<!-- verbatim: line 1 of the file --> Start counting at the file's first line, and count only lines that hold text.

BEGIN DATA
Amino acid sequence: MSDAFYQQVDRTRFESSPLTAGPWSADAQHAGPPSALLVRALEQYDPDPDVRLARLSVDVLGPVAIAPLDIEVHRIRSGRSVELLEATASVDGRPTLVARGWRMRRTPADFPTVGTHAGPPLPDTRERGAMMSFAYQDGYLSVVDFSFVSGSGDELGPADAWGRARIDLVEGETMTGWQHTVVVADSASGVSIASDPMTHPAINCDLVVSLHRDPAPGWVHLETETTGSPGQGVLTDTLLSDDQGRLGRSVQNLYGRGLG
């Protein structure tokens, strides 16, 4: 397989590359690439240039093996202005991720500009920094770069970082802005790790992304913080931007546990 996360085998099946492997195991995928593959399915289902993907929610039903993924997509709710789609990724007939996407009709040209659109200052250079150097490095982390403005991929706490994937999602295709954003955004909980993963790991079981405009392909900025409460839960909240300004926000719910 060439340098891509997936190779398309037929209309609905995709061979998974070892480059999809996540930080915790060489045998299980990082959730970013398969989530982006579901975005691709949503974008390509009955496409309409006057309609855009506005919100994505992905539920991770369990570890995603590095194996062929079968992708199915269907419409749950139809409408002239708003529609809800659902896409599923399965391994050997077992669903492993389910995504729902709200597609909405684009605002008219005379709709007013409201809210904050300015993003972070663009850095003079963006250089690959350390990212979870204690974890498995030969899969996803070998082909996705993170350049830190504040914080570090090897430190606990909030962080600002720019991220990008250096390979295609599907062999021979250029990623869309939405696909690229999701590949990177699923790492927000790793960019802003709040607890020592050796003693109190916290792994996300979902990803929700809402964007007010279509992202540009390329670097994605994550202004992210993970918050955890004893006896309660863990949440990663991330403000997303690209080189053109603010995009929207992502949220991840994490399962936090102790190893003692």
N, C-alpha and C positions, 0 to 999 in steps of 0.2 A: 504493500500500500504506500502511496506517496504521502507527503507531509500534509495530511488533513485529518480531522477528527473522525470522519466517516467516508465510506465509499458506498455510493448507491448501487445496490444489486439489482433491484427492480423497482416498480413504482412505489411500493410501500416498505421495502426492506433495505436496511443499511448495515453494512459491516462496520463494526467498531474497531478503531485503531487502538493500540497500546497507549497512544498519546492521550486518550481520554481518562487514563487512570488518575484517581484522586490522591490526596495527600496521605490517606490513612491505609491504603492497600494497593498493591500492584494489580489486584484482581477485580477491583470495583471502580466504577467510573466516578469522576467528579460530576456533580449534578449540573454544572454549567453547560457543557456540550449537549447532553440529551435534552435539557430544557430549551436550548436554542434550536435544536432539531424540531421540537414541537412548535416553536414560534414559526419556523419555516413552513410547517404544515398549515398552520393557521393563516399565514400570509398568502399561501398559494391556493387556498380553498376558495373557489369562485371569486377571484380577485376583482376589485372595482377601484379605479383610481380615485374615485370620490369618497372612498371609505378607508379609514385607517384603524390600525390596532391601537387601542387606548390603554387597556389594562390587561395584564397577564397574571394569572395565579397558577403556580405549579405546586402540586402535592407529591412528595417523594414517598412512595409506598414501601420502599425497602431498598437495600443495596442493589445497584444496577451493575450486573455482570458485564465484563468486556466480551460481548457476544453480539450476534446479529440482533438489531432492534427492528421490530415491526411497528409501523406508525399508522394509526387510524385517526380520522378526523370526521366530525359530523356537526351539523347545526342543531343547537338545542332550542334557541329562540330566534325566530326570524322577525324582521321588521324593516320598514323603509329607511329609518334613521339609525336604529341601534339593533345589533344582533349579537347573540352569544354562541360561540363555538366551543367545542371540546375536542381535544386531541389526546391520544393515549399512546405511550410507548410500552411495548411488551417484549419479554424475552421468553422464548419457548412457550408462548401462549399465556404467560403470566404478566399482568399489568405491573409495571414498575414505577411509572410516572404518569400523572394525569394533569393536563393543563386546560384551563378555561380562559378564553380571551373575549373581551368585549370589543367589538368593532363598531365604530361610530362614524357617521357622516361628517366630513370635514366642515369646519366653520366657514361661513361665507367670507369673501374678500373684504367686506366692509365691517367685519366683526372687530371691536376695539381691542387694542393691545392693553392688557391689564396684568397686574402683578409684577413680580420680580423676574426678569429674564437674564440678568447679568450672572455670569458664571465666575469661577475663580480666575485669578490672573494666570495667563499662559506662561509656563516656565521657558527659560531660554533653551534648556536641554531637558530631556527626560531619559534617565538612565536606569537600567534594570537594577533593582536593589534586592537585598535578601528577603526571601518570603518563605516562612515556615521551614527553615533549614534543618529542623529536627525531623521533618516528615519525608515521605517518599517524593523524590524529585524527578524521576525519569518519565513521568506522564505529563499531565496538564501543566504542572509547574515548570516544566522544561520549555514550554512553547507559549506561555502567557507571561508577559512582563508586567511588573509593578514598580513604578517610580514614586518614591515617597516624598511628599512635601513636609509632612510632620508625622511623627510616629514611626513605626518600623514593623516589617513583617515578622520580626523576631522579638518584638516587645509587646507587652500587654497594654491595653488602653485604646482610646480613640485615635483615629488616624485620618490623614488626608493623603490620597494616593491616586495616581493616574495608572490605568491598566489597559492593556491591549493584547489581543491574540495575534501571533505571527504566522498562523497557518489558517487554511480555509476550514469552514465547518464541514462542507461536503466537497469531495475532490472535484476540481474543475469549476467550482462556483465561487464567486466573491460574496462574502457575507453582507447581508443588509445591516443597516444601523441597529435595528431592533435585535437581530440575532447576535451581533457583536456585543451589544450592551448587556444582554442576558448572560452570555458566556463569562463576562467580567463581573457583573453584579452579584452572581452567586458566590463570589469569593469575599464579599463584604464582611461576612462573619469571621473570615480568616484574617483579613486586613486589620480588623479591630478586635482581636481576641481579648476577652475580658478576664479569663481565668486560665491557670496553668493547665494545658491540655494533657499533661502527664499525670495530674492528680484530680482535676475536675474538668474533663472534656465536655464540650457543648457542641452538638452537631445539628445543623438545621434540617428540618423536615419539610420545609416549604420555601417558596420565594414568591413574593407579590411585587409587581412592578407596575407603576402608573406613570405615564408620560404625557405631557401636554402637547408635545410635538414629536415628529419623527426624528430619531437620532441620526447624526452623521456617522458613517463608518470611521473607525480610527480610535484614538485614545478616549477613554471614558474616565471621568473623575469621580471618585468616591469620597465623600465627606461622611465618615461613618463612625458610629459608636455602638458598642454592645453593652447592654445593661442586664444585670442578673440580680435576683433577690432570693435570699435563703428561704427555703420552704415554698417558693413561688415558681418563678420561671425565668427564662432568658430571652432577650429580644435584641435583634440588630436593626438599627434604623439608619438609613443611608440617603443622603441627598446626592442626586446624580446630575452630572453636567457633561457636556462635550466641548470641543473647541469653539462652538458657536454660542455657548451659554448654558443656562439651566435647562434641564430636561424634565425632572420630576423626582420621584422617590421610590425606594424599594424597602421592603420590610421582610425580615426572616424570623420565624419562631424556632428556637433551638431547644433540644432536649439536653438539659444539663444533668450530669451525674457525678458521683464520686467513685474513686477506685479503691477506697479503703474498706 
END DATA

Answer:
Amino acid sequence: MSDAFYQQVDRTRFESSPLTAGPWSADAQHAGPPSALLVRALEQYDPDPDVRLARLSVDVLGPVAIAPLDIEVHRIRSGRSVELLEATASVDGRPTLVARGWRMRRTPADFPTVGTHAGPPLPDTRERGAMMSFAYQDGYLSVVDFSFVSGSGDELGPADAWGRARIDLVEGETMTGWQHTVVVADSASGVSIASDPMTHPAINCDLVVSLHRDPAPGWVHLETETTGSPGQGVLTDTLLSDDQGRLGRSVQNLYGRGLG